Also during this period, popular opinion shifted: according to Gallup, who periodically polls Americans on the “most important problem” facing the country, fewer and fewer people identified the economy as the most important issue facing the United States.

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Via Gallup.

To summarize, in the time between the 2012 and 2016 election, immigration did not dramatically increase,  Mexican immigration to the US decreased, and record numbers of people were deported. It would appear that, more than tapping into frustration based on surges of immigrants or other observable facts, Trump’s campaign was successfully able to persuade a large number of voters that immigration was at the center of their frustrations, not the economy.

But Trump’s campaign had lots of help.

Fake News and Bots

By now, numerous studies have demonstrated that large amounts of the content surrounding the election, both real and fake (“real”, as in, arising from real people and websites, and “fake” as in, arising from concealed organizations pretending to be citizens or interest groups) focused heavily on immigration.

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Image via Slate:

Following Trump’s election, both the US media and Congressional investigatory committees have been heavily focusing on uncovering Russia’s attempt to influence the US election in favor of Donald Trump. So far this influence appears to have played out heavily over social media. Testifying before the US Senate, Facebook General Counsel Colin Stretch said Facebook learned that a set of “coordinated, inauthentic accounts” had spread 80,000 pieces of content using paid ads between January 2015 and August 2017, reaching an estimated 11.7 million people directly, and perhaps 126 million people indirectly through shares, a number that is over one-third of the US population. The content covered a range of issues, including, Stretch notes, immigration.

Immigration Russia Facebook Ad 2016 Election

A sample facebook ad paid for by a Kremlin-backed group, according to the House Select Committee on Intelligence.

But Kremlin-backed groups also published free, “un-boosted” posts, and these may have had an even wider reach. Jonathan Albright, research director at Columbia University’s Tow Center for Digital Journalism, made public his data demonstrating that the reach could have been much higher than estimated by Facebook, especially considering the views of images on Facebook-owned Instagram. The unpaid posts were often lengthy diatribes containing odd wording or mistakes (“Now wait to see how many more states will also ban the so-called ‘refugees’ – more appropriately to call them ILLEGALS.”)

But regardless of the exact numbers of people reach (or influenced) by Russian created content, the influence coming from inside of the United States also tended towards discussing immigration negatively.

The Breitbart Effect

Hyperpartisan media outlets and social media users continued to flourish online and affect the visibility of and attention paid to more balanced sources of news and informationFreedom House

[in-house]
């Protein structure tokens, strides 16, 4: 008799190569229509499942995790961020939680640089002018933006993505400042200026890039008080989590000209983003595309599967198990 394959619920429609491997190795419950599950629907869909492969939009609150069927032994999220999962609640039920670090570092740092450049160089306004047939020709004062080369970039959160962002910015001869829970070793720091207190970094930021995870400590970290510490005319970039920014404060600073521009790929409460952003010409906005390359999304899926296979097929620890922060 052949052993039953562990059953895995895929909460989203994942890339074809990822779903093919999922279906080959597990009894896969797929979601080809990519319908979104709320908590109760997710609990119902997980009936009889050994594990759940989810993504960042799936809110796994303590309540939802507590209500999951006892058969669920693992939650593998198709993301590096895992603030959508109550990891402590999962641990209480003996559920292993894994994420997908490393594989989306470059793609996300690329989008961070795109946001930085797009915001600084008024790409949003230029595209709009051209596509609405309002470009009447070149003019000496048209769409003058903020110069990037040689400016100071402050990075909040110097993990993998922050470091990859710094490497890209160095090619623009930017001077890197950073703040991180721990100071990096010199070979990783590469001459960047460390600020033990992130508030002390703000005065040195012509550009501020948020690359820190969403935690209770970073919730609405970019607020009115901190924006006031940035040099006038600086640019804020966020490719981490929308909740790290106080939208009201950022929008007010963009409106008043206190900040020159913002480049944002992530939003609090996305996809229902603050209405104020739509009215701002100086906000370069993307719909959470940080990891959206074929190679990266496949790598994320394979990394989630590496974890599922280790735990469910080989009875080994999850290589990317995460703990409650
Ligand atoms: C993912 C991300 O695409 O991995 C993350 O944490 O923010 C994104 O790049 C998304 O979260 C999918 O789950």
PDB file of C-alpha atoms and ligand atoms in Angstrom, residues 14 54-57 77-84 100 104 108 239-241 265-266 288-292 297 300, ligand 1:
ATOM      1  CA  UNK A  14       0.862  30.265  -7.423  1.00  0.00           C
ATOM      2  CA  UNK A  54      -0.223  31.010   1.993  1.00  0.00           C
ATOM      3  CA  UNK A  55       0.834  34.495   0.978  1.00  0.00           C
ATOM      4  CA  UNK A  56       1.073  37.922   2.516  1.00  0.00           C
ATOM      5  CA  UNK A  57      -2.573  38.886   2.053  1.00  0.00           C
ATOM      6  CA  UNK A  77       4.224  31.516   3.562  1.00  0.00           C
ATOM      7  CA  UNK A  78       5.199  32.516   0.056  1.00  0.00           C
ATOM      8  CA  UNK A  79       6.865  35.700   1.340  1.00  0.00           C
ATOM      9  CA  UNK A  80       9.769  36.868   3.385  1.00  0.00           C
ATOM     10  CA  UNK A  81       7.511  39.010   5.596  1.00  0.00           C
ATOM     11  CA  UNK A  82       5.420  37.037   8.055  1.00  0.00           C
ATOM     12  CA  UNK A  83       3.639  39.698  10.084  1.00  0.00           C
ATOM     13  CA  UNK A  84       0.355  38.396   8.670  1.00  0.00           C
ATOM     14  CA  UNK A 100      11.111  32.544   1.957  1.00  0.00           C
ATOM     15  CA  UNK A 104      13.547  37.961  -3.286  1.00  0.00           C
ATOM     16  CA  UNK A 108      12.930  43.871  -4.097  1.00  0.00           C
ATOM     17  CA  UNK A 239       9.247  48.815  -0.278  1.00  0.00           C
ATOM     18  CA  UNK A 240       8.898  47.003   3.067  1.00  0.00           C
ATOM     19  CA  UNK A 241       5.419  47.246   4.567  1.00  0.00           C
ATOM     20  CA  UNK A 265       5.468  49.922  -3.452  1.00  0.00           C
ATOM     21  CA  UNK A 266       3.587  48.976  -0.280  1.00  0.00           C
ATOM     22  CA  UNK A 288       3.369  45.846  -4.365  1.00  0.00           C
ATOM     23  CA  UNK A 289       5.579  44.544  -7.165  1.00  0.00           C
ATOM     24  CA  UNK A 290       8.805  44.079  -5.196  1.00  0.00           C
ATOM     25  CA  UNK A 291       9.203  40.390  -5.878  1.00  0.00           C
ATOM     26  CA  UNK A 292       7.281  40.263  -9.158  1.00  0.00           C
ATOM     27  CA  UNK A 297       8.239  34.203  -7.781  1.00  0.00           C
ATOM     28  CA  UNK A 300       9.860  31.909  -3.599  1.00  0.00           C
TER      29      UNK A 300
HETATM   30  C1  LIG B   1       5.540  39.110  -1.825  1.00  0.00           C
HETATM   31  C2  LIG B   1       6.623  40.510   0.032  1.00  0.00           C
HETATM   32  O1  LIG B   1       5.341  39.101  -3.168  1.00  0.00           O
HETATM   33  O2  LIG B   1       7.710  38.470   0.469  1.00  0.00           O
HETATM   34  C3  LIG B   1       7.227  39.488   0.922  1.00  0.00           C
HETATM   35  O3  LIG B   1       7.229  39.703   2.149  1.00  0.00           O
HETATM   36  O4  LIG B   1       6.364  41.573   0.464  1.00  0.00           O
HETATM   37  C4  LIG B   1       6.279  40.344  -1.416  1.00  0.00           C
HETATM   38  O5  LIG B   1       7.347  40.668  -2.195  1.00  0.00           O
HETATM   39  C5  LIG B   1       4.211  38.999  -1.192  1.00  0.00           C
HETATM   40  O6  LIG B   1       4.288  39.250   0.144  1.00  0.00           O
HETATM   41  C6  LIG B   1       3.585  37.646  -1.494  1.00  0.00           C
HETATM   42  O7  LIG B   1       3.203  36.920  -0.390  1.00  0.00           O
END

A study cited by Freedom House argues that, more than Russian influence, one “hyper-partisan” media outlet had an outsized impact on the outcome of the election by dragging the conversation of the mainstream media towards both Trump and the topic of immigration: Breitbart News.

The study, conducted jointly by researchers from Harvard and MIT, examined over a million stories published between April 2015 and election day, showing that Breitbart and a related network of conservative media outlets set a tone for the election that successfully influenced coverage from the mainstream media of both presidential candidates Trump and Clinton. For Clinton, this translated to covering scandals such as her emails, and for Trump, this largely translated to covering one of Trump’s primary campaign themes: immigration. By partway through the campaign, the number one word polled voters associated with Hillary Clinton was “email” and for Donald Trump, “immigration.”

While mainstream media coverage was often critical, it nonetheless revolved around the agenda that the right-wing media sphere set: immigration. Right-wing media, in turn, framed immigration in terms of terror, crime, and Islam, as a review of Breitbart and other right-wing media stories about immigration most widely shared on social media exhibits. Immigration is the key topic around which Trump and Breitbart found common cause; just as Trump made this a focal point for his campaign, Breitbart devoted disproportionate attention to the topic.  – Benkler et al in Columbia Journalism Review

The chart below demonstrates just how prominent the theme of immigration was for Breitbart, based on the articles sampled.

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Proportion of Media Coverage Focusing on Immigration by Source – via Benkler, et al, Columbia Journalism Review

Numerous of the articles published on Breitbart contained information about migration that was false, misleading or simply confusing, combined with alarmist, eye-grabbing headlines. For instance, from August 2015, “Unchecked Immigration Greater Threat to US Than ISIS” was an opinion piece that borders on incoherence: